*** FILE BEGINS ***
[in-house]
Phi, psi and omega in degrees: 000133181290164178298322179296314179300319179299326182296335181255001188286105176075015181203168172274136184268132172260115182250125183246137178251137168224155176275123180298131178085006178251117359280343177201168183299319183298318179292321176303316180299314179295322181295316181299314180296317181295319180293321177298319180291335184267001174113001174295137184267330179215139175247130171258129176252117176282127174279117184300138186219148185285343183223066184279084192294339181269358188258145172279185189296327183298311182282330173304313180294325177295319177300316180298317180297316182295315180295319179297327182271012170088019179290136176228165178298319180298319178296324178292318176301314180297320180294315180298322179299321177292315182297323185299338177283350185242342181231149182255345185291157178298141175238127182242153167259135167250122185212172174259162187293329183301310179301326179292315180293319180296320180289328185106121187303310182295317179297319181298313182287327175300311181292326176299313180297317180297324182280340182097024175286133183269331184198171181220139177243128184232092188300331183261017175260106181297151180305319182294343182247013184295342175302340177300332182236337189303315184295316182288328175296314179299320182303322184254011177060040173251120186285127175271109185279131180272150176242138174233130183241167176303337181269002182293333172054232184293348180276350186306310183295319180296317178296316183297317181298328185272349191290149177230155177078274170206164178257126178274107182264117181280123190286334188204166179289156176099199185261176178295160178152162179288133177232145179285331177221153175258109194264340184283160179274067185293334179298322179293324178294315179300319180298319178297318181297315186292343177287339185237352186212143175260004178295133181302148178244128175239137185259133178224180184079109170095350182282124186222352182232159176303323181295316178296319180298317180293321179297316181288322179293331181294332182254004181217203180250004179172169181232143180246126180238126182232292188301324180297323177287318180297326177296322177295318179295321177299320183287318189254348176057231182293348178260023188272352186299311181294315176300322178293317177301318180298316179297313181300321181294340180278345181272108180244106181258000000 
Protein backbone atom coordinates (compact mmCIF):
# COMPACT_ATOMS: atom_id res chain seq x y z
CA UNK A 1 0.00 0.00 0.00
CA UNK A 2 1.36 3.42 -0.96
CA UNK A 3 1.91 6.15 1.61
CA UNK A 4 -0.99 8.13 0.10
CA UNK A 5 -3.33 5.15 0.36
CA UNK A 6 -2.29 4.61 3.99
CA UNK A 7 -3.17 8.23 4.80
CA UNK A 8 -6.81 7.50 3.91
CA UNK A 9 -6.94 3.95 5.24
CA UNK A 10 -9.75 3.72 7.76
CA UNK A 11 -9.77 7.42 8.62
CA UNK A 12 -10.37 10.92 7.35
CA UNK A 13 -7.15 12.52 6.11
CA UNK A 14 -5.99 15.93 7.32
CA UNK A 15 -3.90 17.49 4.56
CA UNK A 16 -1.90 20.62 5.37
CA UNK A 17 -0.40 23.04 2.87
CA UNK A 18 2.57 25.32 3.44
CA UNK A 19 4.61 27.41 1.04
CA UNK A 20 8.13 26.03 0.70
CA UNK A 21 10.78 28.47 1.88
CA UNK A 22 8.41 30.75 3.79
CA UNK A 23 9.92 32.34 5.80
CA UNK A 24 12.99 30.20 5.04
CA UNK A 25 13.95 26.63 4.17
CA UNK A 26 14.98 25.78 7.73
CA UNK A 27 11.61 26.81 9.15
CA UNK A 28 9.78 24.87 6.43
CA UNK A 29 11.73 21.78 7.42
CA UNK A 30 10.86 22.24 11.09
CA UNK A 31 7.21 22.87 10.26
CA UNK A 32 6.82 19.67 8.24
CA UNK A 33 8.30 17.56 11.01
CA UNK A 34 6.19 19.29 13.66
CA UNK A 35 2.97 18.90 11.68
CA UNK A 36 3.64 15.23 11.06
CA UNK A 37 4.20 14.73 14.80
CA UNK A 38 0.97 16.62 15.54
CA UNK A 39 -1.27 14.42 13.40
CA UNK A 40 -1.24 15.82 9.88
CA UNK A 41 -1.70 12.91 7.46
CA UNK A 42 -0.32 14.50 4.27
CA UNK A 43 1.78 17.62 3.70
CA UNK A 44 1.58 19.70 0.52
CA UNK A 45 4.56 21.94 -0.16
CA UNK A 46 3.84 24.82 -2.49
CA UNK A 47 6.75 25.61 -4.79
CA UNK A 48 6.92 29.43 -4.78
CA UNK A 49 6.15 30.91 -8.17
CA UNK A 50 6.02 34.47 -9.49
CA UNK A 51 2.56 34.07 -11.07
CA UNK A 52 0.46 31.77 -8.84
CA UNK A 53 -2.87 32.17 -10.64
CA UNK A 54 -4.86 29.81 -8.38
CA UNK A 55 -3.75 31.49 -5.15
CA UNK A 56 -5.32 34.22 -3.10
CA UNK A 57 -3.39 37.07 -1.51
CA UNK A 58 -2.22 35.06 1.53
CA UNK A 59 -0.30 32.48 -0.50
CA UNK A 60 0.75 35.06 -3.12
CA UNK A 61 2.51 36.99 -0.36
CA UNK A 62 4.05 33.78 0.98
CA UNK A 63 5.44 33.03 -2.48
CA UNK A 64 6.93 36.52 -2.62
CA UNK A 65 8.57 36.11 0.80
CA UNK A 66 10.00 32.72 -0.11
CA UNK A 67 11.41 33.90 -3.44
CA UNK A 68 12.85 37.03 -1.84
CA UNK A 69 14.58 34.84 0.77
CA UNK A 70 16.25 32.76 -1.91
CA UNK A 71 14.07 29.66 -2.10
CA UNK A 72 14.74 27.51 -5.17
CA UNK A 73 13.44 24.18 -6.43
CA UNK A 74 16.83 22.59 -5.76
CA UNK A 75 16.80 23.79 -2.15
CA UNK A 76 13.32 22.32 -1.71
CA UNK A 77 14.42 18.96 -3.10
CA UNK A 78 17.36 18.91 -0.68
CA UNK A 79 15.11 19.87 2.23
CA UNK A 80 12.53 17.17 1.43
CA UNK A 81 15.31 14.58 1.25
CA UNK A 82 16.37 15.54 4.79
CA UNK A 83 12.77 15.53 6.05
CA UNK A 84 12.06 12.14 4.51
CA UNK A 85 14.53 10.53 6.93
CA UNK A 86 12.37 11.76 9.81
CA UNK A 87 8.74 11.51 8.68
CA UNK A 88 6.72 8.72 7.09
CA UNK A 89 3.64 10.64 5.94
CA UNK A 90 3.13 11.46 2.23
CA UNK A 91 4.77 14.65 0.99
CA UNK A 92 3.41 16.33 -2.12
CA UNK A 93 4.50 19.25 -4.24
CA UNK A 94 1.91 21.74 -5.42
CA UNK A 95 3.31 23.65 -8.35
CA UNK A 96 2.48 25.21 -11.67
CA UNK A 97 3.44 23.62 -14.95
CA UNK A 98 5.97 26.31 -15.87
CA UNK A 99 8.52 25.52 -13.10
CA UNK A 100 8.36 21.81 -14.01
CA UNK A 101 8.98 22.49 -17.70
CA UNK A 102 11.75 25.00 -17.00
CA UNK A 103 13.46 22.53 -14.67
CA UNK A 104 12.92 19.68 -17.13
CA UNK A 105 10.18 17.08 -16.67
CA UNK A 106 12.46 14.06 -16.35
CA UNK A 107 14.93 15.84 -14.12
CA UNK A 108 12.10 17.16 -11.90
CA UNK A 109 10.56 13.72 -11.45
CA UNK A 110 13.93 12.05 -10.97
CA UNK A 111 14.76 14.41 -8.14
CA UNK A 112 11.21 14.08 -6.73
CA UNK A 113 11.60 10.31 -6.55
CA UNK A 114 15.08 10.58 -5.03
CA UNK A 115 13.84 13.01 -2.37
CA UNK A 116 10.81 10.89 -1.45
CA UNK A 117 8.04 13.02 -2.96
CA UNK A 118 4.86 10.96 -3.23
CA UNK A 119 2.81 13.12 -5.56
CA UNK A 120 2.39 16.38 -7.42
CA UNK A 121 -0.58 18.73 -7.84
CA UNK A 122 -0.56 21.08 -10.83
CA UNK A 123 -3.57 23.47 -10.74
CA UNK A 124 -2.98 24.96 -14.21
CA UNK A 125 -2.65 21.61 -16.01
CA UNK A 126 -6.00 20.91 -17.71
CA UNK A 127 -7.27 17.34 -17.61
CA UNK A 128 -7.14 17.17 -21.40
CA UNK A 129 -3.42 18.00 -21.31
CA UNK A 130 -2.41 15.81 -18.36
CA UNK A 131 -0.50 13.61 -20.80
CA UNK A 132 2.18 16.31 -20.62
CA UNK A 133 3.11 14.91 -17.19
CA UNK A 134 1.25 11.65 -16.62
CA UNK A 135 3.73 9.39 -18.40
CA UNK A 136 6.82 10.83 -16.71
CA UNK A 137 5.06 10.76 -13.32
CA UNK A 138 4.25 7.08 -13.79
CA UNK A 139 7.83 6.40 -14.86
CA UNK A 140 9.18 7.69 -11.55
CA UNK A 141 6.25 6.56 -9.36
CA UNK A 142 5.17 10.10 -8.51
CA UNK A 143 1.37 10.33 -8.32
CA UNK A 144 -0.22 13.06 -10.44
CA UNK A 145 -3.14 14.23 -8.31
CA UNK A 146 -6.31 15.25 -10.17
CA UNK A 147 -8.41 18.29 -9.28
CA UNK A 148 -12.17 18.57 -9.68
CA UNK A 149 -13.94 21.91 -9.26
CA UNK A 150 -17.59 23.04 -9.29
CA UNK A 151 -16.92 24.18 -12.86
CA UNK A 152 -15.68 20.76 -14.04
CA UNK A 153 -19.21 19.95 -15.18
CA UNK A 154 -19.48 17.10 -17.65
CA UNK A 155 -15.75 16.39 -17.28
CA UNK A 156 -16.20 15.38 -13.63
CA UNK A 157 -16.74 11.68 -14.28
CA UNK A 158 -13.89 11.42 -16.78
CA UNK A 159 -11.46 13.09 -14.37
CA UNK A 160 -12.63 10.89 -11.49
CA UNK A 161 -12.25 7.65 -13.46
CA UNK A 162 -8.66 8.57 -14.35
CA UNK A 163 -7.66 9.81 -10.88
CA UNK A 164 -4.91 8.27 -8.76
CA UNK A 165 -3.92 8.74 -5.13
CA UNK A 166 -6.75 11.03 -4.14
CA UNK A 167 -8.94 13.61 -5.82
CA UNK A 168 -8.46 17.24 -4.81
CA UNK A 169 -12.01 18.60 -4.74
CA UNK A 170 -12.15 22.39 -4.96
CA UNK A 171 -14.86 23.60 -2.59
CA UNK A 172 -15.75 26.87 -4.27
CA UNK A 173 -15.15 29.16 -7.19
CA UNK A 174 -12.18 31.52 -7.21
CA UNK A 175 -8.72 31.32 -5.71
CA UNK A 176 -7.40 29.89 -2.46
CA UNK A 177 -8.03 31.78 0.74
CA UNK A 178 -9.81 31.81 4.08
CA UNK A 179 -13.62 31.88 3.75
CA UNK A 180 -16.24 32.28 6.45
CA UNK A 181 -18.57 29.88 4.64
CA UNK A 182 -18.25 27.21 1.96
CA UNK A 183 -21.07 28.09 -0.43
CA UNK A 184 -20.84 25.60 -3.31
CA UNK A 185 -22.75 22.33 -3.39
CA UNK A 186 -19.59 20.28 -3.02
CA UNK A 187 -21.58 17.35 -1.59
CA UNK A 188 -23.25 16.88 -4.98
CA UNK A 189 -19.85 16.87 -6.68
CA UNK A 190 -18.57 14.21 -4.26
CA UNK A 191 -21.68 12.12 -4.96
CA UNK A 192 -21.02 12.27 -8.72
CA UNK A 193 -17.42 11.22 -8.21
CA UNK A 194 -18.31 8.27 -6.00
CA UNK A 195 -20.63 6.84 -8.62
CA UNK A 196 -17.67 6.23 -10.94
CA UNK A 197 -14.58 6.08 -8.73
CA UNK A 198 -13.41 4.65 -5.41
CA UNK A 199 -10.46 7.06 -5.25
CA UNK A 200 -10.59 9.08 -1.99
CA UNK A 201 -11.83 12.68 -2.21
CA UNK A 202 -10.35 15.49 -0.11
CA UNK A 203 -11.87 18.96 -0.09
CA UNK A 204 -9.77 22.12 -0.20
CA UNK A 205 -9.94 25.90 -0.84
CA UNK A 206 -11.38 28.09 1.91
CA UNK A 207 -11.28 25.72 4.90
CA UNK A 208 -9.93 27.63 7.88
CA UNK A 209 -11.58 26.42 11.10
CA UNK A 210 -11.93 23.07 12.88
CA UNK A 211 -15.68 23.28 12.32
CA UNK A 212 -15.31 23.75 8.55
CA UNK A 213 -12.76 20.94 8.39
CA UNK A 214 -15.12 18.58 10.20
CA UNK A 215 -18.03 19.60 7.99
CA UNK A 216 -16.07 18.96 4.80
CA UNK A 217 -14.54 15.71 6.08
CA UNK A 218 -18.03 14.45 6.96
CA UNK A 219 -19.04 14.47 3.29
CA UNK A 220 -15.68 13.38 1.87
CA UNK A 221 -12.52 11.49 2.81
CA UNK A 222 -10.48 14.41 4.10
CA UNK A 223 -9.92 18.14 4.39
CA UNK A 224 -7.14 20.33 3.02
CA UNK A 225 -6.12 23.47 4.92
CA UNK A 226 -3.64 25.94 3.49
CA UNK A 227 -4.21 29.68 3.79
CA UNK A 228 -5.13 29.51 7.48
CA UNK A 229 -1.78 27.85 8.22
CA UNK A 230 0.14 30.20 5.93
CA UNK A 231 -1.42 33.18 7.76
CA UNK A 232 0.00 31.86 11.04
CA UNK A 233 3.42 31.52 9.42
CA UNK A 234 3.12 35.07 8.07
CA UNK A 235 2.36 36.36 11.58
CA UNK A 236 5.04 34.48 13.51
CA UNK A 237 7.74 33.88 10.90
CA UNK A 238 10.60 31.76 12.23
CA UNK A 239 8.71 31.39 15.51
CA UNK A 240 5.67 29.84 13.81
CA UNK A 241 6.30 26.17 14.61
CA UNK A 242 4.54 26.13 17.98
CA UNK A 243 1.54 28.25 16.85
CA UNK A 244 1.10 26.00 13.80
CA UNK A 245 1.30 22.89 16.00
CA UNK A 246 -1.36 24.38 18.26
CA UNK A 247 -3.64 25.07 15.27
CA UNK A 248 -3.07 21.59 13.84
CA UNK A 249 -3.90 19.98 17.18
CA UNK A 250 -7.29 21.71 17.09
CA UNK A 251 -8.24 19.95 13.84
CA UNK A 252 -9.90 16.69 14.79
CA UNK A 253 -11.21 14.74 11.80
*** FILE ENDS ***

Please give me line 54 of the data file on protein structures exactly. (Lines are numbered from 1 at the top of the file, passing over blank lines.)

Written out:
CA UNK A 50 6.02 34.47 -9.49